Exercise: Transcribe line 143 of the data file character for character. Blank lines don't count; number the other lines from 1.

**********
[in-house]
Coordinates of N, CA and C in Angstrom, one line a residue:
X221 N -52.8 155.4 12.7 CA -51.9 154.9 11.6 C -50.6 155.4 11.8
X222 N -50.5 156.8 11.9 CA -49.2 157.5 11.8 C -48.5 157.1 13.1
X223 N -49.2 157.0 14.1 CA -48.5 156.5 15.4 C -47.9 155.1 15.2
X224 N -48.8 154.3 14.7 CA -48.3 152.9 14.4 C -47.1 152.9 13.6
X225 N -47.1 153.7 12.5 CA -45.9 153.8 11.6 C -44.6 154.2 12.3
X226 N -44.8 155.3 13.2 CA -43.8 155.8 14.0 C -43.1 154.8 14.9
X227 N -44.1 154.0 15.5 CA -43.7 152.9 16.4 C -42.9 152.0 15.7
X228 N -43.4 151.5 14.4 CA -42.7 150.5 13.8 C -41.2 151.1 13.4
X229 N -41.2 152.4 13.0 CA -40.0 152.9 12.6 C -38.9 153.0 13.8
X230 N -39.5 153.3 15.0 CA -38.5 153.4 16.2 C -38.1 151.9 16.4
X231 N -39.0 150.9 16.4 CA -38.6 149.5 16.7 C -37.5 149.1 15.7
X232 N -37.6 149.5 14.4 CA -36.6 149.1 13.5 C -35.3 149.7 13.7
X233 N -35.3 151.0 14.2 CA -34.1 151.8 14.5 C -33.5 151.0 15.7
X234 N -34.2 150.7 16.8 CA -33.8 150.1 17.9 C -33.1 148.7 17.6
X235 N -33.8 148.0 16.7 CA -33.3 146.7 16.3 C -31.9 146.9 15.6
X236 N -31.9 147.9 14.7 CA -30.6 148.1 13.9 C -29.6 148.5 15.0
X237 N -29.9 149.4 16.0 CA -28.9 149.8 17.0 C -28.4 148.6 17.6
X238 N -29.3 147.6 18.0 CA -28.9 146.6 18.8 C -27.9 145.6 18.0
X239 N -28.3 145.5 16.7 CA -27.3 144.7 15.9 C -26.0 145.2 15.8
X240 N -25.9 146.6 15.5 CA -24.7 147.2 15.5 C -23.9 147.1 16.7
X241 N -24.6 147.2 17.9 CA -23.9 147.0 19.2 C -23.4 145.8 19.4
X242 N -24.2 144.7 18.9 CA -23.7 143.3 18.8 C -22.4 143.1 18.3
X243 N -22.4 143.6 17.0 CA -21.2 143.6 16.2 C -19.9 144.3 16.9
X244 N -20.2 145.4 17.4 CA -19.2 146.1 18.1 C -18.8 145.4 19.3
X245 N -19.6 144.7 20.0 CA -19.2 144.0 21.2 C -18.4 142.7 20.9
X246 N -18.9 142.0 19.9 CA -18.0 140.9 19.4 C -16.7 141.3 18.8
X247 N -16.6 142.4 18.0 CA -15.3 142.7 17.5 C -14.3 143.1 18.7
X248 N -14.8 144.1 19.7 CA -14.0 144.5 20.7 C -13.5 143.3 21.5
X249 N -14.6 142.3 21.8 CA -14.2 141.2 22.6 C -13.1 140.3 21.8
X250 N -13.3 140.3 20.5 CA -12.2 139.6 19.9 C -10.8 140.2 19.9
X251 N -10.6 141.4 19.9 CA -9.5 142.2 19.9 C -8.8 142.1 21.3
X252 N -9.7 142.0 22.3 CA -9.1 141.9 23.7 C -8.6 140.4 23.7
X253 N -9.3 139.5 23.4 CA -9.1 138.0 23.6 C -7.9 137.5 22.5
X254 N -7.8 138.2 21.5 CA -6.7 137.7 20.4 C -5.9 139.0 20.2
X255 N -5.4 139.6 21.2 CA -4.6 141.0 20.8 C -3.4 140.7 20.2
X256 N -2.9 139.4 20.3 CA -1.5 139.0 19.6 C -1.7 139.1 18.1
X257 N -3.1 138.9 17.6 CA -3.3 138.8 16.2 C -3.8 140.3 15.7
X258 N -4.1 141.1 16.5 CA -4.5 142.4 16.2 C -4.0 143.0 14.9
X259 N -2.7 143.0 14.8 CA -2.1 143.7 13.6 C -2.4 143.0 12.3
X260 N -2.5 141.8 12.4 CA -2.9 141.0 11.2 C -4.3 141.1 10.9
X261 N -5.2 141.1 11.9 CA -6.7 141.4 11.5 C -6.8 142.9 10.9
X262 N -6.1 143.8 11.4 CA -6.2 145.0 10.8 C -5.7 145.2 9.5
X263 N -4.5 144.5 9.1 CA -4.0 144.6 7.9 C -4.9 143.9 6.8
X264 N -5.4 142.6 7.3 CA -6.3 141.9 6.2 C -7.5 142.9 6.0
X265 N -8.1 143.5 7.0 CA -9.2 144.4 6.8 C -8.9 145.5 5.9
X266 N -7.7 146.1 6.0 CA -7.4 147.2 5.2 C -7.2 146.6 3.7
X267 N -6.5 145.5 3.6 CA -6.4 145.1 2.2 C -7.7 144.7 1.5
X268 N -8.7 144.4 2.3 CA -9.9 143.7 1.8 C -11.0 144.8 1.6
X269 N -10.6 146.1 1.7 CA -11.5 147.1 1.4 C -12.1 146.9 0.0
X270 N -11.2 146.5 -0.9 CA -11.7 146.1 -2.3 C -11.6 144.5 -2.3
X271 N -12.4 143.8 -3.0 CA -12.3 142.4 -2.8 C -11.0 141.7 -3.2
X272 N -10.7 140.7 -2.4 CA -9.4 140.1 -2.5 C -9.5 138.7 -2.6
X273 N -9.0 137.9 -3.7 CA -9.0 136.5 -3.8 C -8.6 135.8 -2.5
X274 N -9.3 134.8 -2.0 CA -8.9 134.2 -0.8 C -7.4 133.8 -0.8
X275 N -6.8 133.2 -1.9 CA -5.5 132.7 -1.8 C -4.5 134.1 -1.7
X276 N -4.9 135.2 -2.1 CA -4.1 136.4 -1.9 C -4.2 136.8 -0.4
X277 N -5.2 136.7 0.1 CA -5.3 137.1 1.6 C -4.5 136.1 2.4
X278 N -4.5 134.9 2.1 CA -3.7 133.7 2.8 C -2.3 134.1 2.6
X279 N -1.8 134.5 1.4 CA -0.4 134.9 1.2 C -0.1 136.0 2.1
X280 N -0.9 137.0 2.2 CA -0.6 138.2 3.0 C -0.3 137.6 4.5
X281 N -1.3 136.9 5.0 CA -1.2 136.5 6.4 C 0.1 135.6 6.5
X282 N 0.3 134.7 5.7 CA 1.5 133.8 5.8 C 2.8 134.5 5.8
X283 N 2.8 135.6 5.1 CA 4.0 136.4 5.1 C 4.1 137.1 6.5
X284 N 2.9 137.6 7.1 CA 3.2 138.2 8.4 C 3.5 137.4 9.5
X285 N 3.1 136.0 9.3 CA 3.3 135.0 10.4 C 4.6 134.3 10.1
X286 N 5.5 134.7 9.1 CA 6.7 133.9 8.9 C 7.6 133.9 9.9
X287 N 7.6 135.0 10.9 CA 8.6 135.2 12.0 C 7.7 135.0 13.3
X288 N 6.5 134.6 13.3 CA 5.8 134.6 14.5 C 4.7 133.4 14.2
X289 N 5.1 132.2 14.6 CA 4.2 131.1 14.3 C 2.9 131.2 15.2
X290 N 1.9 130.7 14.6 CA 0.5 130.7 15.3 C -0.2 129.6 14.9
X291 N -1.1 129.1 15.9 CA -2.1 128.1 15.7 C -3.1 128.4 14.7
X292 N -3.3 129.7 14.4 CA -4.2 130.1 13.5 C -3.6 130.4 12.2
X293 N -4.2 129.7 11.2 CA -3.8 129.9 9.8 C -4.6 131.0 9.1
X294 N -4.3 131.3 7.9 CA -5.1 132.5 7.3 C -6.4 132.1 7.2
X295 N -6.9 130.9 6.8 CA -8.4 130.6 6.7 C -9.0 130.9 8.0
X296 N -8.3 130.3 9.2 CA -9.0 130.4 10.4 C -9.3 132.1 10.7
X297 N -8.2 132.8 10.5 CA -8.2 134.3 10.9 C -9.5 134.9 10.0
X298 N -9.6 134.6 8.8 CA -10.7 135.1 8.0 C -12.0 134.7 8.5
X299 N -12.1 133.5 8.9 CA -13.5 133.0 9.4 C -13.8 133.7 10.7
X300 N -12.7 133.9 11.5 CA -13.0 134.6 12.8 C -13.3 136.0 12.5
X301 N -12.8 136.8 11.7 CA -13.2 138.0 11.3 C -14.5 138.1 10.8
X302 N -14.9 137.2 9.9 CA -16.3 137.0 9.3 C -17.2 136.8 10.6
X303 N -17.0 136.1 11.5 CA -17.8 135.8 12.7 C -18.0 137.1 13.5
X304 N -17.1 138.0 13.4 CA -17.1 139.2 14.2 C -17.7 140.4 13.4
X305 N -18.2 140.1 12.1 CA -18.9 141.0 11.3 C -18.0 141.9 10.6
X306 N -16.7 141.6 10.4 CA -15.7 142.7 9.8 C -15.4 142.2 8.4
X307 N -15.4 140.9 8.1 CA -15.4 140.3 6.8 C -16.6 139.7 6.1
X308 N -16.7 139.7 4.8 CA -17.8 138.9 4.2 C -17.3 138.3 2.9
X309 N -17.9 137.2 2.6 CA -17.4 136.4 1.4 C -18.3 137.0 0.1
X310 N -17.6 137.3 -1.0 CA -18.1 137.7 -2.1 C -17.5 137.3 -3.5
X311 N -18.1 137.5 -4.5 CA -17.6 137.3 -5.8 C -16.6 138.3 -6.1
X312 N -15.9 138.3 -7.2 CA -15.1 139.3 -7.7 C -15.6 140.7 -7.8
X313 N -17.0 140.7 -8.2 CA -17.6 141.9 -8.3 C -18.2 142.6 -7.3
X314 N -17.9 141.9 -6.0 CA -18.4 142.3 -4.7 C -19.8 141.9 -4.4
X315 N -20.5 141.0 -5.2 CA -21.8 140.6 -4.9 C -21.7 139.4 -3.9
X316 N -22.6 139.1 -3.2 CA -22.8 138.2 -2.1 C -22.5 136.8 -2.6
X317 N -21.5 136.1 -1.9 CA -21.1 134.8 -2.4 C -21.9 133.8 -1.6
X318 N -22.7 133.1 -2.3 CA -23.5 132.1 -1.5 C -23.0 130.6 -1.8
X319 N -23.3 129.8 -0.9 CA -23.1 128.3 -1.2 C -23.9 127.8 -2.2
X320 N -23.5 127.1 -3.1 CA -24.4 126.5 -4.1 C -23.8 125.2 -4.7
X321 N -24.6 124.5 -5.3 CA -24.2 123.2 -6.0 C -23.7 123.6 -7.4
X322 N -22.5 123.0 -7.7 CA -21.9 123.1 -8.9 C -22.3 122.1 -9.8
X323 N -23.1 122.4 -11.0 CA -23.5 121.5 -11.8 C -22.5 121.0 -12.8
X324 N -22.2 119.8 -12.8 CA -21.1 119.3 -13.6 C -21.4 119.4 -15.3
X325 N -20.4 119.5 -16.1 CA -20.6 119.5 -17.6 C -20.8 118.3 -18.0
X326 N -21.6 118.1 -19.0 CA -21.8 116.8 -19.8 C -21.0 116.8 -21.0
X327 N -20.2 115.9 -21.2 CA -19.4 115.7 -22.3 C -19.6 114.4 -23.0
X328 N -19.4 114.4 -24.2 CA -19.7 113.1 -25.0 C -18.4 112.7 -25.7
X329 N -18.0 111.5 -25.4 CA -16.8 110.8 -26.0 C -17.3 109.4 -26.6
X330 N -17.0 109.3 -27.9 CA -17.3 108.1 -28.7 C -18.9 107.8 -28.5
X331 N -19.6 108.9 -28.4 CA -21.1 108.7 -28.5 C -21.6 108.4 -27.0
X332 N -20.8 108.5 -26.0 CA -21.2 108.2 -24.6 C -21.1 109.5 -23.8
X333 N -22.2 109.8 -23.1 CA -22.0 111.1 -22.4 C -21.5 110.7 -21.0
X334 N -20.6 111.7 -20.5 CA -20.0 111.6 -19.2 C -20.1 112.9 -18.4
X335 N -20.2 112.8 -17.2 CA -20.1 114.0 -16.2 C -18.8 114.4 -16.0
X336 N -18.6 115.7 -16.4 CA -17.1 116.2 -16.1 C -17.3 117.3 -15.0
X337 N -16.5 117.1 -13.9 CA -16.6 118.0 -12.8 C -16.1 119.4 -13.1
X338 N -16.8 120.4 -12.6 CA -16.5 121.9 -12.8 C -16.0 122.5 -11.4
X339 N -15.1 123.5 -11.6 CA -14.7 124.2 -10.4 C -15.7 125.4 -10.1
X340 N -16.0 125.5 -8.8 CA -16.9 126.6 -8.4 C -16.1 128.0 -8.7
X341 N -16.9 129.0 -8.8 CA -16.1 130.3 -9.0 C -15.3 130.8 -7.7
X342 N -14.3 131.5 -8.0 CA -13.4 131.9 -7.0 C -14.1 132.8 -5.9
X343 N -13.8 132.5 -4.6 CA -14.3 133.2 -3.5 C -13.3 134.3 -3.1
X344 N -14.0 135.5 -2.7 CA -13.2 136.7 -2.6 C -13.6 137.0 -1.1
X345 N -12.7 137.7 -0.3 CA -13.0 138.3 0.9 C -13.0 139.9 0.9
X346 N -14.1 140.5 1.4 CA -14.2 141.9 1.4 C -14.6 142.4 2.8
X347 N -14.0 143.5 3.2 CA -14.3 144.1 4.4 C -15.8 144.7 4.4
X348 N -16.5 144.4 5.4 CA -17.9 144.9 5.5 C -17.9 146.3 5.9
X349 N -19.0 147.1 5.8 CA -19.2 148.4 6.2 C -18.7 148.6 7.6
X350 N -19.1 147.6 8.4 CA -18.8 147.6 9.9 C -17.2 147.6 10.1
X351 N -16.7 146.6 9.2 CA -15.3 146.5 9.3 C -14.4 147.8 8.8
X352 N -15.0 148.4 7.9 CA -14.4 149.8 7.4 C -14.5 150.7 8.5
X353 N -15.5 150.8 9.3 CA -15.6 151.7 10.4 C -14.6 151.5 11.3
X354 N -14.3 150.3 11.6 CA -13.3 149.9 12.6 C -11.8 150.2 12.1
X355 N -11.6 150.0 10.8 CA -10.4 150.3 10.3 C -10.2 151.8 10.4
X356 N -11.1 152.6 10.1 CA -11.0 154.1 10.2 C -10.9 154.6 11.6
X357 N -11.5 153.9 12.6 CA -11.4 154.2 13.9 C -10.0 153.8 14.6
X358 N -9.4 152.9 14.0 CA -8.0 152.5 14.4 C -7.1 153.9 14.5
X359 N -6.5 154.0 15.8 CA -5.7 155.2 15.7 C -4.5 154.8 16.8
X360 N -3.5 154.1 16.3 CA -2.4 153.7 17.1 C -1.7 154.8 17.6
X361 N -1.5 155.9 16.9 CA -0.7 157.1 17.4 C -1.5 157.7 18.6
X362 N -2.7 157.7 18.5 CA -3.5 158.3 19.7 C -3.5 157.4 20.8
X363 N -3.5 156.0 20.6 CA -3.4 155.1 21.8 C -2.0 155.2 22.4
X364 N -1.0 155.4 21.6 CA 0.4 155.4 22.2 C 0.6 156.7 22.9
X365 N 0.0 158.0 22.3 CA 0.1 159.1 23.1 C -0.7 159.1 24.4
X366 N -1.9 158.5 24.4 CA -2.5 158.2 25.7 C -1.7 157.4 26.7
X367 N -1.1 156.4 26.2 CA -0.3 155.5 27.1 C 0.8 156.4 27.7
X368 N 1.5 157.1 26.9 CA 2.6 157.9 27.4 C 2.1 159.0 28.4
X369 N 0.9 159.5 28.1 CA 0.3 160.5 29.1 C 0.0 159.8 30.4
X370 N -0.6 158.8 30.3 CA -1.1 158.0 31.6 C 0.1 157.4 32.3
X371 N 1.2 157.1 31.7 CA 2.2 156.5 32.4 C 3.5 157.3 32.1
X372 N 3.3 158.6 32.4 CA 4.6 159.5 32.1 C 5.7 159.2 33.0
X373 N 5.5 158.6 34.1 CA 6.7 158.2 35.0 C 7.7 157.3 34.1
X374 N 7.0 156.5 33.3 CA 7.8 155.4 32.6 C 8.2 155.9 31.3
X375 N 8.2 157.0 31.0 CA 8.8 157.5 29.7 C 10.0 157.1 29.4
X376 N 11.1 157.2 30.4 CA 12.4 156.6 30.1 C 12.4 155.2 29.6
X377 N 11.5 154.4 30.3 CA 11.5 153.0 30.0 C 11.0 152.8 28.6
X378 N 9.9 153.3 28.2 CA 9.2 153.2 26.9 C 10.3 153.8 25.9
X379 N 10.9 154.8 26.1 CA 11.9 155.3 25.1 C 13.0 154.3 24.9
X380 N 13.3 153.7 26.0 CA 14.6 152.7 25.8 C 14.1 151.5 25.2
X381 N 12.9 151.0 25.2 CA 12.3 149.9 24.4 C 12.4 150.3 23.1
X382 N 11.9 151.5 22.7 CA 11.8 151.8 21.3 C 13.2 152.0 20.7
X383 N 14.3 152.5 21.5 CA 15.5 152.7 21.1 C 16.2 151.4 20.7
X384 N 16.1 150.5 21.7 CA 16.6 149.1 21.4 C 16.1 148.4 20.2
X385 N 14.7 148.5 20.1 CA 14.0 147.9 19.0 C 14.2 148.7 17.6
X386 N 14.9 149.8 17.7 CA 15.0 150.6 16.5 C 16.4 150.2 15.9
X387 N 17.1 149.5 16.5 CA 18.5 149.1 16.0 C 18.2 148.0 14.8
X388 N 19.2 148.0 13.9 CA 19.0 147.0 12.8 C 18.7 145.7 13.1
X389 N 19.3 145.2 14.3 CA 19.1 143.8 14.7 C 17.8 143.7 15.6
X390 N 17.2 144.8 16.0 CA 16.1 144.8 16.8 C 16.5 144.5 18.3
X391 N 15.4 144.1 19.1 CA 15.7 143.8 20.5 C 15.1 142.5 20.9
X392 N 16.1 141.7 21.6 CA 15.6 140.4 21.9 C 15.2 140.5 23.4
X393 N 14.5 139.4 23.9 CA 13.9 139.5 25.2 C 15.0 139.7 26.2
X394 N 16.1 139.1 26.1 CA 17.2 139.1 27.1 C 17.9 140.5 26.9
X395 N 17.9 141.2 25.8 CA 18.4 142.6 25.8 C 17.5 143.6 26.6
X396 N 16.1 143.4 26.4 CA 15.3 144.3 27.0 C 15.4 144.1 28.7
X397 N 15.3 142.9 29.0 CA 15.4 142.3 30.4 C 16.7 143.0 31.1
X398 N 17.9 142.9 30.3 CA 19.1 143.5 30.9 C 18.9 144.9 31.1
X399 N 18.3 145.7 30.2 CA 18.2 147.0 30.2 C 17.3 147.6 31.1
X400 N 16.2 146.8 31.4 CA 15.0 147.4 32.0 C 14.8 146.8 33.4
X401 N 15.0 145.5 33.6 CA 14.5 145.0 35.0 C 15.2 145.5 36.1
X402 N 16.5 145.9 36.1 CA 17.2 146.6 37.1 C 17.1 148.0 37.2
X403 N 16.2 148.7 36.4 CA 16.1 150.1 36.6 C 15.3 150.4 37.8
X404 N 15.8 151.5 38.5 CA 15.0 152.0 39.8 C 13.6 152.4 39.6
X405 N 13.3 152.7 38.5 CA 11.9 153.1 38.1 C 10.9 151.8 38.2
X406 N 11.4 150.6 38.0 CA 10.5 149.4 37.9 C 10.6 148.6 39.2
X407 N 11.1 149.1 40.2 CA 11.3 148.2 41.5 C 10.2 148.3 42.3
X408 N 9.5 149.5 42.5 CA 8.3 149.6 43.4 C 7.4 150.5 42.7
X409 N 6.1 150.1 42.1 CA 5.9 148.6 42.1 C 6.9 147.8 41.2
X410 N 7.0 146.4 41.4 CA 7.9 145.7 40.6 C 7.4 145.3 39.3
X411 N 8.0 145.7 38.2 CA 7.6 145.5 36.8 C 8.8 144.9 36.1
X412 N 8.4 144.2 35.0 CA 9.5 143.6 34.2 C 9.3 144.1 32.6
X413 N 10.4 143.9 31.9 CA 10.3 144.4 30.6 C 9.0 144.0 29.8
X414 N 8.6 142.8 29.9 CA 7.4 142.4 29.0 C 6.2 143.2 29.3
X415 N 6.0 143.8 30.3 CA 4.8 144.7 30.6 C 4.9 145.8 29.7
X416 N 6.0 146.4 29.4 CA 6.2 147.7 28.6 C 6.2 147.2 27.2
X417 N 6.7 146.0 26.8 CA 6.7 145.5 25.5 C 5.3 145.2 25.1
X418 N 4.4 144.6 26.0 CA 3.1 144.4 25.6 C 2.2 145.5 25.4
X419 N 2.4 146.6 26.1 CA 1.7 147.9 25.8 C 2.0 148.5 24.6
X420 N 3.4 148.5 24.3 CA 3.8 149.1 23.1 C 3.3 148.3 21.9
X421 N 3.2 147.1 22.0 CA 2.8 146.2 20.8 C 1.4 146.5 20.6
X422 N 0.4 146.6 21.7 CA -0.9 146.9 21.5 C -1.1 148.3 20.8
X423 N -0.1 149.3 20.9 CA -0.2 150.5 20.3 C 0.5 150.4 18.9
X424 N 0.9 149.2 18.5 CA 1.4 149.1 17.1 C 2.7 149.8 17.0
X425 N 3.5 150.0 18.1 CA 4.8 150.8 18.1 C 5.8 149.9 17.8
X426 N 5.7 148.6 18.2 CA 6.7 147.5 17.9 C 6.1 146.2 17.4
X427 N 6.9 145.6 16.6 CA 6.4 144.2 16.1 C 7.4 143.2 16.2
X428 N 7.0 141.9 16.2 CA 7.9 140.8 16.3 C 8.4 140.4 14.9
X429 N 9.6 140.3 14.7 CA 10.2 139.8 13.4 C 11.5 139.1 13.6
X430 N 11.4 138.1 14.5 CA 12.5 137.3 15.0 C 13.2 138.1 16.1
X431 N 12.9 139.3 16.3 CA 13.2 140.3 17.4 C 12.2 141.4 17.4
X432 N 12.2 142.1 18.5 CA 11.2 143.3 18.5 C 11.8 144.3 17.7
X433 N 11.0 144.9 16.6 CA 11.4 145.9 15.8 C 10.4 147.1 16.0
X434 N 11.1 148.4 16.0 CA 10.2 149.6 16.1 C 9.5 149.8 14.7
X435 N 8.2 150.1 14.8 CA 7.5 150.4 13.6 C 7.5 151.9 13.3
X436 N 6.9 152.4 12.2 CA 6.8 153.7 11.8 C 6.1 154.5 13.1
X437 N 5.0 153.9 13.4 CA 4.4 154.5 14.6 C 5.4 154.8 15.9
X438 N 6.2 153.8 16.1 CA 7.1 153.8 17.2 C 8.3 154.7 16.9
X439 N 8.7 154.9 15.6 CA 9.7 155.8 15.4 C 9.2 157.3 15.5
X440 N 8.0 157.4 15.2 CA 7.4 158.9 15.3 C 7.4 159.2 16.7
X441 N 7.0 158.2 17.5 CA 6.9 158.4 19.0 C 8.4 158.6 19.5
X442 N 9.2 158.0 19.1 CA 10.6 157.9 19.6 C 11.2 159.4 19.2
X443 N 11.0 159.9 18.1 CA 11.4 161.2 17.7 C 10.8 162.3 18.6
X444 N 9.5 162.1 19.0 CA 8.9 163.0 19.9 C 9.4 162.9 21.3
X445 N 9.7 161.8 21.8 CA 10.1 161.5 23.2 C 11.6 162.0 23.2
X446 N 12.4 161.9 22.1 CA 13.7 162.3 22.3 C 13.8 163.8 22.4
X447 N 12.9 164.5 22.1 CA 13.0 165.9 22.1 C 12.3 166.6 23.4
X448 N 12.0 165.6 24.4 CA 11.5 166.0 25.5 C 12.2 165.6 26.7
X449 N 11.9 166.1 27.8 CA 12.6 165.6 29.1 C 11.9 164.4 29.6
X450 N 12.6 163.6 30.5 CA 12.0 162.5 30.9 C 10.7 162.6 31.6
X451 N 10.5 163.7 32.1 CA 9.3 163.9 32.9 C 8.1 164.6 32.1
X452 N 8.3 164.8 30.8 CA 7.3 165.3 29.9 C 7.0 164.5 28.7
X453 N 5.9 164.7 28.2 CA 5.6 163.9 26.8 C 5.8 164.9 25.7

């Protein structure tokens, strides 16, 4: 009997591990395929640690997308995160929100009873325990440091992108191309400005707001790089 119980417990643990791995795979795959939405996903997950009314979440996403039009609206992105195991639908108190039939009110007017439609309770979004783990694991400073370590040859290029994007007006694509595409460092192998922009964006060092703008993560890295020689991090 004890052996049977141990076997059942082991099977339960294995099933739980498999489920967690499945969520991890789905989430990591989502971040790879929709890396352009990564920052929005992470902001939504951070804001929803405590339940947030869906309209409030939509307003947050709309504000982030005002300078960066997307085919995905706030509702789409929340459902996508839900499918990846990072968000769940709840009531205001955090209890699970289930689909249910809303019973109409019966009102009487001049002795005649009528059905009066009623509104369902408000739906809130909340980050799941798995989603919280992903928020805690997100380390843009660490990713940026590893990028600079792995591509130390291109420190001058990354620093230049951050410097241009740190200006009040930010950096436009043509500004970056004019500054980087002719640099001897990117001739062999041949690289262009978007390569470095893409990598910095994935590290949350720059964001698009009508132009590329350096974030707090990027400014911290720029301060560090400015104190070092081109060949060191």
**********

X361 N -1.5 155.9 16.9 CA -0.7 157.1 17.4 C -1.5 157.7 18.6